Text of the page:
HOUSTON — Slim, shifty and a standout at Houston Texans training camp. That’s exactly what tight end Pharaoh Brown wanted from his changes in the offseason.
Brown, the Texans starting tight end, will be the first to admit he showed up in 2021 overweight. He laughed, calling himself a “fat guy” and often hearing from offensive linemen how he was a “big O-line tight end.”
That was the wake-up call Brown needed to change his regiment. And it’s not that Brown was snacking on cheeseburgers and fries at 3 a.m.; it was his condiment intake that needed a breather.
“I bathed all my meat with Sweet Baby Rays, so it was all the sugar and high fructose corn syrup you don’t really notice,” Brown said Sunday. “You’re like, ‘Oh, I’m eating healthy,’ but I’ve got all these sauces and stuff.”
Last season, Brown entered training camp weighing 277 pounds. His body fat percentage was also at near 18 percent. That factored into his route-running and production as a receiver. Despite being listed as the Texans’ top tight end, Browns finished with a mere 23 catches for 171 yards.
In the offseason, Brown decided to pick up hot yoga to slim down. He also meditated, trying to put an emphasis on his mental state to get his body right.
So far in practice, Brown looks different. Not just in size, but also in speed. His cuts are quicker coming off the line of scrimmage. As a receiver, Brown’s winning not just with his 6-6 frame but also with his newfound agility and vertical quickness.
“Last year, just watching myself on film, I was moving like molasses,” Brown. “I wasn’t athletic. I wasn’t explosive. Right now, I’m 262 and feel good, feeling fast.”
Brown said he hopes to slim down to 14.1 percent body fat before Week 1’s matchup against the Indianapolis Colts. After that, he’ll take it day by day — or maybe inch by inch is the proper phrase.
The Texans need him to shed some weight, but not all of it. Last season, Brown arguably was the team’s best blocking tight end, eventually playing a factor in Houston re-signing him to a one-year, $3.5 million prove-it contract.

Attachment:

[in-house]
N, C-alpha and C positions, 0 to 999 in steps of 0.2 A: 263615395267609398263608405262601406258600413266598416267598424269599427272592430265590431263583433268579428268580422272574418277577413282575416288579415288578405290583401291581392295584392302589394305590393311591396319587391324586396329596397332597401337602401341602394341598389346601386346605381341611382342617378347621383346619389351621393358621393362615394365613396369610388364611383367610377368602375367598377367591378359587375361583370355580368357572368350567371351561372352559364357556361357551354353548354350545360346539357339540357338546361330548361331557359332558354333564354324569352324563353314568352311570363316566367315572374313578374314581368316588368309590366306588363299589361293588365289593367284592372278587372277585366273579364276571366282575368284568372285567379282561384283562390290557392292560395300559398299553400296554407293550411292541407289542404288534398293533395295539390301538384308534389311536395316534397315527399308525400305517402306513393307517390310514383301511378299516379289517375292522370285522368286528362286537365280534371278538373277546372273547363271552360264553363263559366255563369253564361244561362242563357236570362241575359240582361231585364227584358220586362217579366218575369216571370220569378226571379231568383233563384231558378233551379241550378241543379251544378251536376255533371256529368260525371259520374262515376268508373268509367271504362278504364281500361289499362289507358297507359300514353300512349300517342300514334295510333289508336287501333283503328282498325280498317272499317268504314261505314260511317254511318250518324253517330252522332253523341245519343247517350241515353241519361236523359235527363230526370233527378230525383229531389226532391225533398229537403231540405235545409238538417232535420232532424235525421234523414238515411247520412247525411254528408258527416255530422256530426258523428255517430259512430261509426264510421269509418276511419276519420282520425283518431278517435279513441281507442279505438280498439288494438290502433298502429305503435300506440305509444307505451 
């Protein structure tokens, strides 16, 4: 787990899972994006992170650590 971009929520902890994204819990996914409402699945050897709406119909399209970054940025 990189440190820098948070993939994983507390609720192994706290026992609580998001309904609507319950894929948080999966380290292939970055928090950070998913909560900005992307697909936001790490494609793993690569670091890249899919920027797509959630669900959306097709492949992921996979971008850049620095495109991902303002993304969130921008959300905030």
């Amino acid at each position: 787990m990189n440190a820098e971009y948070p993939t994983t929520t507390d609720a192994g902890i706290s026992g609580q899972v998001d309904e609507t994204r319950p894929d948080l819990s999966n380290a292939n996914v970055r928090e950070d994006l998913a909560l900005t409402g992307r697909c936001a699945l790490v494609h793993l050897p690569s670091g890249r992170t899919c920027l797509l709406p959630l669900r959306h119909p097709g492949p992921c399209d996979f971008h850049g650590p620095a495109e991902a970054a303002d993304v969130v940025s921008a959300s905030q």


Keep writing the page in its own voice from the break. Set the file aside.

“We have a big guy in Pharaoh inside,” Texans coach Lovie Smith said. “We can line him up at a lot of different positions, so just gives flexibility to our offense.”
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Under new offensive coordinator Pep Hamilton, Houston is expected to run lots of two-tight end looks. Last season, Brown started as the team’s in-line blocker while Jordan Akins played the flex. This season, that latter role belongs to Brevin Jordan.
Early in camp, second-year quarterback Davis Mills has built a rapport with both Jordan and Brown. Brown continues to build his connection with Mills in the passing game, often being a go-to target in the red zone.
More often than not, Brown is winning at the point of attack, overpowering safeties and smaller corners for an easy score.
“He’s taking strides in all aspects of knowing the game and taking better care of his body and doing everything,” Jordan said of his teammate. “I’m excited for what we can do this year.”
Brown hasn’t shied away from talking about his immense expectations for the upcoming season. During OTAs, he told reporters he was planning for an All-Pro season.
If that were to happen, Texans general manager Nick Caserio would have to cough up a big extension before the start of free agency. The asking price? Maybe around the Cleveland Browns’ David Njoku’s four-year, $54 million extension.
Before any of those talks can begin, though, Brown will need to extend his reception count. He notes that according to his financial advisor, blocking tight ends only receive the league minimum.
“We have to catch a lot more balls,” Brown said. “A lot of that went into it, and now I’m right where I want to be.”
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